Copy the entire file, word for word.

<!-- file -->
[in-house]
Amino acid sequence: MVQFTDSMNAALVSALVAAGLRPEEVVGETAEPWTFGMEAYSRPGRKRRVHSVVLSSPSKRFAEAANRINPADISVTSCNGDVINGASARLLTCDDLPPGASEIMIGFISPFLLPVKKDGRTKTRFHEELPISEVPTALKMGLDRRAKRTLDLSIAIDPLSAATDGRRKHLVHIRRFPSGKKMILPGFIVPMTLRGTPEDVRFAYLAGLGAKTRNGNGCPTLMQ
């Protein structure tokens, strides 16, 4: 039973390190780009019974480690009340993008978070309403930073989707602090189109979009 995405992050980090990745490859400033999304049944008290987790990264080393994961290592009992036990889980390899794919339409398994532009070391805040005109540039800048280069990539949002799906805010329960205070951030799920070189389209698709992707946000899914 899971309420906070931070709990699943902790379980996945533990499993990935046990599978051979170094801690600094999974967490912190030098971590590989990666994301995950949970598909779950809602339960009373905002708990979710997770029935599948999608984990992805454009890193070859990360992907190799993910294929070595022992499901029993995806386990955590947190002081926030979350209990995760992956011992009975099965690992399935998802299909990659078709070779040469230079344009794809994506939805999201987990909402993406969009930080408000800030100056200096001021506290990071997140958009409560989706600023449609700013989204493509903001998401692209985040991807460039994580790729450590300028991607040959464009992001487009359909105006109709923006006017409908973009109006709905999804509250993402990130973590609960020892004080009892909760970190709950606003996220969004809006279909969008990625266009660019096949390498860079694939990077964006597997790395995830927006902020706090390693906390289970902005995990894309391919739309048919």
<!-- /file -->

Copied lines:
[in-house]
Amino acid sequence: MVQFTDSMNAALVSALVAAGLRPEEVVGETAEPWTFGMEAYSRPGRKRRVHSVVLSSPSKRFAEAANRINPADISVTSCNGDVINGASARLLTCDDLPPGASEIMIGFISPFLLPVKKDGRTKTRFHEELPISEVPTALKMGLDRRAKRTLDLSIAIDPLSAATDGRRKHLVHIRRFPSGKKMILPGFIVPMTLRGTPEDVRFAYLAGLGAKTRNGNGCPTLMQ
């Protein structure tokens, strides 16, 4: 039973390190780009019974480690009340993008978070309403930073989707602090189109979009 995405992050980090990745490859400033999304049944008290987790990264080393994961290592009992036990889980390899794919339409398994532009070391805040005109540039800048280069990539949002799906805010329960205070951030799920070189389209698709992707946000899914 899971309420906070931070709990699943902790379980996945533990499993990935046990599978051979170094801690600094999974967490912190030098971590590989990666994301995950949970598909779950809602339960009373905002708990979710997770029935599948999608984990992805454009890193070859990360992907190799993910294929070595022992499901029993995806386990955590947190002081926030979350209990995760992956011992009975099965690992399935998802299909990659078709070779040469230079344009794809994506939805999201987990909402993406969009930080408000800030100056200096001021506290990071997140958009409560989706600023449609700013989204493509903001998401692209985040991807460039994580790729450590300028991607040959464009992001487009359909105006109709923006006017409908973009109006709905999804509250993402990130973590609960020892004080009892909760970190709950606003996220969004809006279909969008990625266009660019096949390498860079694939990077964006597997790395995830927006902020706090390693906390289970902005995990894309391919739309048919």